for all she was worth at the present moment, for after all even Lucy did
not much matter--it was little Agnes who mattered.

"Here's the hedgehog," said Irene when they entered her bedroom--"a
great big one--and some one had put it into the little one's bed, and
she's not there, and you know how timid she is. Where is she? You know I
didn't do it. Is it likely I'd do it to one I love?"

"Oh! you're a sort of fairy--a changeling," said Lucy. "And you have
done such things to other people. Why shouldn't you do it to her?
Anyhow, who else in the house can be accused? Every one knows your
character."

"Never mind about my character now. I know, I am positive, that you are
at the bottom of this. But the thing is to find little Agnes. I must go
at once to Mrs. Merriman."

"I wonder where she can be?" said Lucy, who had not expected for a
moment that little Agnes would disappear. "She must have gone to one of
the other girls' rooms. We will go to all the others and find out. Of
course, I am sorry for you, Irene; but really you went too far when you
made use of a hedgehog--such a horrid, frightening thing."

"I don't want your help. I'll go myself," said Irene.

She pushed past Lucy, and going down the corridor, entered each room.
Each girl was asked where little Agnes Frost was. Each girl replied that
she did not know. It was Phyllis Flower, however, who, in excitement and
pallor, started from an uneasy dream.

"Little Agnes?" she said. "But she can't have gone out!"

"It seems to me you know something about this. Will you help me to find
her?" said Irene.

Then, all in a minute, for some reason which she could never define,
little Phyllis sprang to her feet hastily, put on her clothes, and
without even glancing at Lucy, took Irene's hand.

"We'll search the house first," she said.

"Then you don't think I did such a cruel thing?" said Irene.

"Oh, don't ask me! I mean--oh, no, no! But I'll help you to find her.
I'll do my best--my very best."

The whole house was awakened, and the alarm given. The Professor was not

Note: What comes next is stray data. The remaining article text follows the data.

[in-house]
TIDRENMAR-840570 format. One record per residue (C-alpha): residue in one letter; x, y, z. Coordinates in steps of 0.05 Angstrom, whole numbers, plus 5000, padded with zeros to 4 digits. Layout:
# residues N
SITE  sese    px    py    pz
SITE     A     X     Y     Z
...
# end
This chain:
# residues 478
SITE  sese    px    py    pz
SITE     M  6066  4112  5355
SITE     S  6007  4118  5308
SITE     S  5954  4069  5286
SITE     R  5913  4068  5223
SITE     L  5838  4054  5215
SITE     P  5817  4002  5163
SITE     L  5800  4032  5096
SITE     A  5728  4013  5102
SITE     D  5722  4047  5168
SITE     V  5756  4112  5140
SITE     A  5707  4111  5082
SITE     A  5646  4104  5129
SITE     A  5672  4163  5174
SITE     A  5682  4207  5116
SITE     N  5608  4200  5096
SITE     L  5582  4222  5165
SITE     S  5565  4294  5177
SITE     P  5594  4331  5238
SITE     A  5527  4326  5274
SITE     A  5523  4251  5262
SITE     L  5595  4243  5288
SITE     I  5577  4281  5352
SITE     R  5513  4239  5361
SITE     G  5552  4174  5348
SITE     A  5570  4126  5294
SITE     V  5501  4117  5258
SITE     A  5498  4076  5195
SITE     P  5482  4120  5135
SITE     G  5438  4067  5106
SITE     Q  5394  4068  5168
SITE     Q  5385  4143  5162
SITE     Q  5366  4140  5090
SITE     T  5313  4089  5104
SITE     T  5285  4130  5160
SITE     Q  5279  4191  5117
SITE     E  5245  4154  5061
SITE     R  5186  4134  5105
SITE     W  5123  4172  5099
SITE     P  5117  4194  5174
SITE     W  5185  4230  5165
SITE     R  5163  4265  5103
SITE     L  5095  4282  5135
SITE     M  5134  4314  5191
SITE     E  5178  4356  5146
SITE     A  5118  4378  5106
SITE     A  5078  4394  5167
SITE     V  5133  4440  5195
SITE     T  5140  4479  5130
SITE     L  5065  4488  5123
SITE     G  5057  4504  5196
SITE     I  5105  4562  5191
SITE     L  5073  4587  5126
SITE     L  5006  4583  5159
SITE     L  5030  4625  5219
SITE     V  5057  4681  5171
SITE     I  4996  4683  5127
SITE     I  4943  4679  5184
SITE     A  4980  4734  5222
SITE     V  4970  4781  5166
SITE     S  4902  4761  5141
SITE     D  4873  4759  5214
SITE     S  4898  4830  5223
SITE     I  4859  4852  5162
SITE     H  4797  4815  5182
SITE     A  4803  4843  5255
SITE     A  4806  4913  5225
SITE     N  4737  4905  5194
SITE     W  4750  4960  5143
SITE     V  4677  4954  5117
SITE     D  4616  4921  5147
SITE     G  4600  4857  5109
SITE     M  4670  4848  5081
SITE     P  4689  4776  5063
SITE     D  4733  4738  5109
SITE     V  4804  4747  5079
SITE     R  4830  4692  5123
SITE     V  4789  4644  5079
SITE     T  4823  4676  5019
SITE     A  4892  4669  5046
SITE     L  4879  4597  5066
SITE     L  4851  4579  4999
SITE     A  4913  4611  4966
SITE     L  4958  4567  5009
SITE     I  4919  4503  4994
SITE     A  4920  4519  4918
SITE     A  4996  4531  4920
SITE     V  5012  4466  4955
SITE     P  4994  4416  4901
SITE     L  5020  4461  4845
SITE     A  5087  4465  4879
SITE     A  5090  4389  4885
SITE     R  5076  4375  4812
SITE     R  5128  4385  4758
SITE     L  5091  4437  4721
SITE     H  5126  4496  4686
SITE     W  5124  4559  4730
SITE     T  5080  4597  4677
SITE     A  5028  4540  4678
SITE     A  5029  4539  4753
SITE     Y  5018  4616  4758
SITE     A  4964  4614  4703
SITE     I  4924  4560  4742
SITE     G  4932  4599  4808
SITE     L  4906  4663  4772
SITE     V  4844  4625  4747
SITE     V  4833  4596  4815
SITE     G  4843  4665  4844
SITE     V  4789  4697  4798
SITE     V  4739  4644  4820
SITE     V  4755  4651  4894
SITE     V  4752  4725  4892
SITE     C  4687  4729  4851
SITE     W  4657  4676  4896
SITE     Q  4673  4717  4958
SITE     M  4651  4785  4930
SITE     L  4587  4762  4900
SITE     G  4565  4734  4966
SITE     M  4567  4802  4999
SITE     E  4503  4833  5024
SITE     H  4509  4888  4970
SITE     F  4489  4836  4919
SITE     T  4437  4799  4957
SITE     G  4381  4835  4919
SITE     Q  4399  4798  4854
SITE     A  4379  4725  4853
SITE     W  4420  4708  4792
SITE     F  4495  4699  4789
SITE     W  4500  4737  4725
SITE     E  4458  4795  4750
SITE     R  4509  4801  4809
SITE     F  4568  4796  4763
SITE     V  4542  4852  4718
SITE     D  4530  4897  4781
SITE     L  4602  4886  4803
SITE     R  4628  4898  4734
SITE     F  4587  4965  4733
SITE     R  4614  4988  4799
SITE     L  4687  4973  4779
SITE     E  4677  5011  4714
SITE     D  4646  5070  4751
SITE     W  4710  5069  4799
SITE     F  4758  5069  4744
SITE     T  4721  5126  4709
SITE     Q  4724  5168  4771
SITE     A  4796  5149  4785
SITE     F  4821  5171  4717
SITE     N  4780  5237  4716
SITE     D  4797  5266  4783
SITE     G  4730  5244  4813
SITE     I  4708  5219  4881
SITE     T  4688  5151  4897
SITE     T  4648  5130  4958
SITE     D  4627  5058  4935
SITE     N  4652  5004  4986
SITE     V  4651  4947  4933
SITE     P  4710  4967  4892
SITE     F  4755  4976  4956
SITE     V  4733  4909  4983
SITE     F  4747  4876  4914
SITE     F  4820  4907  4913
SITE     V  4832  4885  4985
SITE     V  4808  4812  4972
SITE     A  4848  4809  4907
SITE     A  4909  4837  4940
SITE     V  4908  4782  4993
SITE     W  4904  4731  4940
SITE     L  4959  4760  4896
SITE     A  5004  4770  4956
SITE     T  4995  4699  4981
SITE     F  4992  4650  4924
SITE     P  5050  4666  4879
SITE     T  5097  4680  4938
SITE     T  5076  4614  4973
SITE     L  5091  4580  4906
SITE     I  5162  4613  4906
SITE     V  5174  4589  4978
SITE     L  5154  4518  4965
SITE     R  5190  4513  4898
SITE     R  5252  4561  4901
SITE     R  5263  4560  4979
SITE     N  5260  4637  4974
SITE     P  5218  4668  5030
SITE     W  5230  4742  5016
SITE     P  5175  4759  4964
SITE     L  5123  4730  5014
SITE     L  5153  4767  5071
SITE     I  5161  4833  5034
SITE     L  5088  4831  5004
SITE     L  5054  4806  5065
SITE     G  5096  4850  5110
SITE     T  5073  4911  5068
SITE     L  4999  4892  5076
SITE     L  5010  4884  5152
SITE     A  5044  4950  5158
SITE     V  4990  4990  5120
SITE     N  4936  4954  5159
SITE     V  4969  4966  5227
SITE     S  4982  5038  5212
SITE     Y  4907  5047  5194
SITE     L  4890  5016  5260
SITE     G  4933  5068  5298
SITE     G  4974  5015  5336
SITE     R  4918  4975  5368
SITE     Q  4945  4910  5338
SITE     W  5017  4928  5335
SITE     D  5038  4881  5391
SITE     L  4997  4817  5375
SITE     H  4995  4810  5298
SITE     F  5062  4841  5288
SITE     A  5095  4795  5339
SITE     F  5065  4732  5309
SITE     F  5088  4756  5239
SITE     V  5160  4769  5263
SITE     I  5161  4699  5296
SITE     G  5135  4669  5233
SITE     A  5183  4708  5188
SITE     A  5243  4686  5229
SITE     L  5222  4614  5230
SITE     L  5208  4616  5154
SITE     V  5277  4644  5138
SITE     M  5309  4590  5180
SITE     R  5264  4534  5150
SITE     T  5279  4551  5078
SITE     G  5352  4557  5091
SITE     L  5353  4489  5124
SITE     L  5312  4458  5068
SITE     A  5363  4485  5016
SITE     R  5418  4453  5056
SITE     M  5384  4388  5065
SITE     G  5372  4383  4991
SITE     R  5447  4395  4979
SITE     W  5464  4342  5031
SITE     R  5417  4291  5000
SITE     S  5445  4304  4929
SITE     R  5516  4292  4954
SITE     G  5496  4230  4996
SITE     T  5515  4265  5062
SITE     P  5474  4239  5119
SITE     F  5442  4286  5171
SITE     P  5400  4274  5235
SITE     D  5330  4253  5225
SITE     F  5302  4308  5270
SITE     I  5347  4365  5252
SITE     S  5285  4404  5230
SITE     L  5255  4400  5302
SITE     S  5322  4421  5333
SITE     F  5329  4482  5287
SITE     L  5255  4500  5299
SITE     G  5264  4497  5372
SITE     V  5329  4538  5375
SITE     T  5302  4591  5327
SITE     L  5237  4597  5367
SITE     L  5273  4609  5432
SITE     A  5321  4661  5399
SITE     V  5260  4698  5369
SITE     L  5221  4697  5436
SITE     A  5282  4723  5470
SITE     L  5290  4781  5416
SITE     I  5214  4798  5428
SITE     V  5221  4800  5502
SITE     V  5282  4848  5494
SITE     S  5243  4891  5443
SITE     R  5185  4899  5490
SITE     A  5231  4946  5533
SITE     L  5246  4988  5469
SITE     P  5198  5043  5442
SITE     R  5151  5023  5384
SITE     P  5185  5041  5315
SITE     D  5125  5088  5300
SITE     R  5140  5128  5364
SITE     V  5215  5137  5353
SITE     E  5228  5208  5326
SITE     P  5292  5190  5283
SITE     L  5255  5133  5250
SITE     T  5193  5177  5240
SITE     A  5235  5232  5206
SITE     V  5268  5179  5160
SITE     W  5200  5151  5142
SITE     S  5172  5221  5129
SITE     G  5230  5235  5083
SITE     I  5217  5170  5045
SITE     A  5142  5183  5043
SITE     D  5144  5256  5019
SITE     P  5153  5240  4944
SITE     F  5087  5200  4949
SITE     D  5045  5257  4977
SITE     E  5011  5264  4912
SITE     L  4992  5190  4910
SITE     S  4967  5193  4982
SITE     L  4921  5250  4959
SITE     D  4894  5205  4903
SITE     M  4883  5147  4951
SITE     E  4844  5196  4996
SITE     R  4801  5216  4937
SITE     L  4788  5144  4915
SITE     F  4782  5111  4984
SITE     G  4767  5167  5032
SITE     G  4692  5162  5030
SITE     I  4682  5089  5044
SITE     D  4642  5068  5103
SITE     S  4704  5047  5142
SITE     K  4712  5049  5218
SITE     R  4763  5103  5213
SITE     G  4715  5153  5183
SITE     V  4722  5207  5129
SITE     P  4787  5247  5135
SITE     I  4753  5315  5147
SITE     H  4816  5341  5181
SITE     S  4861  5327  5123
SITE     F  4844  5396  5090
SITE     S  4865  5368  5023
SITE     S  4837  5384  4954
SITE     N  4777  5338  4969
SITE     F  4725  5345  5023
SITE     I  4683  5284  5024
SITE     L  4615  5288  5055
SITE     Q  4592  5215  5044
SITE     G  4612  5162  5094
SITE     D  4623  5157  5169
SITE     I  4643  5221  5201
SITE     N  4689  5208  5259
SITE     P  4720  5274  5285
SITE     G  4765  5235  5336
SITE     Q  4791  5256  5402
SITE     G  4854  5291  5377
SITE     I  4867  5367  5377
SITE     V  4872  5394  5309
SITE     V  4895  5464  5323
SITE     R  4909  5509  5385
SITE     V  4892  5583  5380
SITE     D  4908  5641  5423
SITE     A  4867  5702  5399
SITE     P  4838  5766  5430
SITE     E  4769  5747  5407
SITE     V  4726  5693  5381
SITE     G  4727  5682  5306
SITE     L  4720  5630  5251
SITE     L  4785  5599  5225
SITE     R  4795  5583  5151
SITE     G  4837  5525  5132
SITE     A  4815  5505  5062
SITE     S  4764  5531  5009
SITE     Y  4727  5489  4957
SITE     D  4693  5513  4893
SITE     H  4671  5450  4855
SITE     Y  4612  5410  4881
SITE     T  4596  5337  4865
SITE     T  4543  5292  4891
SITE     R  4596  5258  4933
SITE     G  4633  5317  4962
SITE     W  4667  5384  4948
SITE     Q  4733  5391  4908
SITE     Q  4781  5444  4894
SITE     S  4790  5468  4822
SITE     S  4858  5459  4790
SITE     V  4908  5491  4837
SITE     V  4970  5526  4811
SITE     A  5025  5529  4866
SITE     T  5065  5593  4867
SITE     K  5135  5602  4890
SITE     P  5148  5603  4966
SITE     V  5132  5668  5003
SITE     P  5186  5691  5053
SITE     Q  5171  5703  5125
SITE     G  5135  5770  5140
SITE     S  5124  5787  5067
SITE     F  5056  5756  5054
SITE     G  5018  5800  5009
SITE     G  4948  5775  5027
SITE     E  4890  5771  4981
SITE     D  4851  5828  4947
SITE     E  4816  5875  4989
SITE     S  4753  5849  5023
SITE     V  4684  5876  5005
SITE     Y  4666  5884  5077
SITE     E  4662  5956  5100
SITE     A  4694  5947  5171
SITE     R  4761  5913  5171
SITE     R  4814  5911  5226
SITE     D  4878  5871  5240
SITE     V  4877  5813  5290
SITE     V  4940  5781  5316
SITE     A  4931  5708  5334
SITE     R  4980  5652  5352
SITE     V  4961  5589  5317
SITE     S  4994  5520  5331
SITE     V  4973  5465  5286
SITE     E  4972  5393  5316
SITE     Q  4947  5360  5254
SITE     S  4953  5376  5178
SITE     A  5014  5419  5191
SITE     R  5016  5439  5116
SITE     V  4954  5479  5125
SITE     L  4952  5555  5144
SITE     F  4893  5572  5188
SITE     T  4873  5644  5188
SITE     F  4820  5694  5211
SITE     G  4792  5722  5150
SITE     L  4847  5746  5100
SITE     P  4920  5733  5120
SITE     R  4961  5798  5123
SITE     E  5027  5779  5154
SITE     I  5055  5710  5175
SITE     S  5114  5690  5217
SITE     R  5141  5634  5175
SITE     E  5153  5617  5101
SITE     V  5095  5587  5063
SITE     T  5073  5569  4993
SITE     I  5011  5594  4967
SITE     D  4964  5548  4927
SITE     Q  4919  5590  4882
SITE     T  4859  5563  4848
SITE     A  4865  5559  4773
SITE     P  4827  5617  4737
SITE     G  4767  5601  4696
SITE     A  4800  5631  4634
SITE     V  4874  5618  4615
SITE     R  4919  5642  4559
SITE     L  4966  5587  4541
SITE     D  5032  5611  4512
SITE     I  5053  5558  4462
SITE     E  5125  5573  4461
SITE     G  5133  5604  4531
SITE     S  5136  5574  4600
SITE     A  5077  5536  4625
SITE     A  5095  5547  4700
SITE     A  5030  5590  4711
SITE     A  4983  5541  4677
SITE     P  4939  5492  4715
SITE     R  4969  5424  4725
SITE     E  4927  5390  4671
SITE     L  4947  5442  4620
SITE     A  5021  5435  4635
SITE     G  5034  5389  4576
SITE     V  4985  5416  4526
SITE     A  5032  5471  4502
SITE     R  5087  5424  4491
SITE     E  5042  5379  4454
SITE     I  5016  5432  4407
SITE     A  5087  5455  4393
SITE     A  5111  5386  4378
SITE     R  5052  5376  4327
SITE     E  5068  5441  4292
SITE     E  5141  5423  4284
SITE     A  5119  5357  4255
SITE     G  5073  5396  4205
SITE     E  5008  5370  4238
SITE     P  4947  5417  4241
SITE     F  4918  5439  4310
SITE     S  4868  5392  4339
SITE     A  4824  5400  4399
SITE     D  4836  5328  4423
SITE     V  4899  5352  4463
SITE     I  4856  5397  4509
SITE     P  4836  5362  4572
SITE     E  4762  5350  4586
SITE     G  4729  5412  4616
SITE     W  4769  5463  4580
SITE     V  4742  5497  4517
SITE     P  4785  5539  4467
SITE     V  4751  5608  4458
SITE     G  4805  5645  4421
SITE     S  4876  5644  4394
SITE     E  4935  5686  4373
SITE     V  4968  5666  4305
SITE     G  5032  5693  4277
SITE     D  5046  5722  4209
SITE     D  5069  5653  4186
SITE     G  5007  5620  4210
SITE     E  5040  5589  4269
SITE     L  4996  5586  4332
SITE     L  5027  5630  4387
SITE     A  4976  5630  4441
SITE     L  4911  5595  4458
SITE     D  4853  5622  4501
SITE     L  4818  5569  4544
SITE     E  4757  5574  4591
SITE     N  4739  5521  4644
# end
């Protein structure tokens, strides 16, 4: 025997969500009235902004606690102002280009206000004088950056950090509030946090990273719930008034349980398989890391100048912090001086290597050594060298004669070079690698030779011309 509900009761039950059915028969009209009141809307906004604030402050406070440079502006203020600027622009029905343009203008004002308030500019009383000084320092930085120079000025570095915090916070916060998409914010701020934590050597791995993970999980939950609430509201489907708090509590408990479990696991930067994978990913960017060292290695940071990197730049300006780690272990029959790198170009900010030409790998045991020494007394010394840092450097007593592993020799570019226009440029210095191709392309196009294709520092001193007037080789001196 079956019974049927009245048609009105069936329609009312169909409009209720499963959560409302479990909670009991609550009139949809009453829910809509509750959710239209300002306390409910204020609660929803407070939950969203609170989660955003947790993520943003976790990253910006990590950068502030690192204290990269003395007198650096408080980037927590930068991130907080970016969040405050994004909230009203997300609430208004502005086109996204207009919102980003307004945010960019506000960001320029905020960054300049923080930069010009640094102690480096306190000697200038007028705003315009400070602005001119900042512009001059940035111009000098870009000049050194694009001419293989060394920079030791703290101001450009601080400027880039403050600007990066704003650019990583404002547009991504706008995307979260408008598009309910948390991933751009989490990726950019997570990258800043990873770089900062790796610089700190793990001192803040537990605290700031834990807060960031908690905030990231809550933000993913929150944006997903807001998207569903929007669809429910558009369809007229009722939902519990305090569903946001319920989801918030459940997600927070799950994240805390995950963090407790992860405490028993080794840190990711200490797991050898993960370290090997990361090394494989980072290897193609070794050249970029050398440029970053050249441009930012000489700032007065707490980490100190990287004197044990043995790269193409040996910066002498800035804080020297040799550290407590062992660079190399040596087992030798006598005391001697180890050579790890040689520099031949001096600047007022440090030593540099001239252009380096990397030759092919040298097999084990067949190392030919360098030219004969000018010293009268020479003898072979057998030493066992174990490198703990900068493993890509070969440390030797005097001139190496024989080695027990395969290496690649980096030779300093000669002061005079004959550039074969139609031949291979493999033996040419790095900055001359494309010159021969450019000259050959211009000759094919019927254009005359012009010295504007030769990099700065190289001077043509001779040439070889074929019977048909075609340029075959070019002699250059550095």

yet in bed. He was very much worried and annoyed. He directly told Irene
that he believed she was guilty of giving her little companion a fright.

"You have done it so often before, you know," he said, "that people
certainly do suspect you."

"Suspect me or not as you please," she answered, "but let us find little
Agnes. The night is cold; there is sleet falling outside. It will turn
to snow before morning. Where is the child? After all," she continued,
speaking more like a grown woman than the wild sort of creature that she
had been a few months ago, "she is under your charge, Professor
Merriman, and you are bound to do your utmost to find her."

But nowhere in the house--not even in the cellars, which Lucy as a last
resort suggested might possibly be her hiding-place--could little Agnes
be found. At last a regular outdoor search was instituted. Lucy was now
really frightened, although she would not own this feeling even to
herself.

"Silly, tiresome child!" she kept muttering to herself.

As to Irene, not a single word passed her lips. Suddenly, in the midst
of the searchers, she was missing. People wondered where she had gone
to. Irene had rushed back to her own room, the room where she and little
Agnes had been so happy together. She looked at the little white bed
where they had lain in each other's arms. All her past, so cruel, so
thoughtless, so selfish, was borne in upon her. She dropped on her
knees, and in an agony of terror said aloud, "O God, help me to find
her, and to be a good girl in future."

Then Irene felt a wonderful sense of calm. She went down again through
the house. No one noticed her, for every one was in a great state of
alarm. Those girls who were in bed were desired not to get up; but a
good many had disobeyed orders, and Miss Archer, Mademoiselle Omont
(gesticulating wildly), Professor Merriman, his wife, the servants, and
the older girls were all searching in vain for Agnes. They were calling
her name, but no one thought of the bower at the far end of the
shrubbery; for what child would be likely to take refuge there?

Irene, however, all of a sudden remembered it. She remembered the night
long ago when she, a wild little untamed creature, had crept into the
room where Rosamund slept, had forced her to come out with her, and they
had spent the night together in the bower. She would go there now. She
did not know what guided her footsteps, but she felt sure some one did.

Now, the shrubbery, a delightful place in warm weather, was damp and
cold as ice at this time of the year. The leaves, now falling thickly
from the trees, lay sodden on the ground. Sleet continued to fall
heavily from the sky. All the seekers were chilled to the very bone, and
the bower, so charming in summer, so perfect a resort, so happy a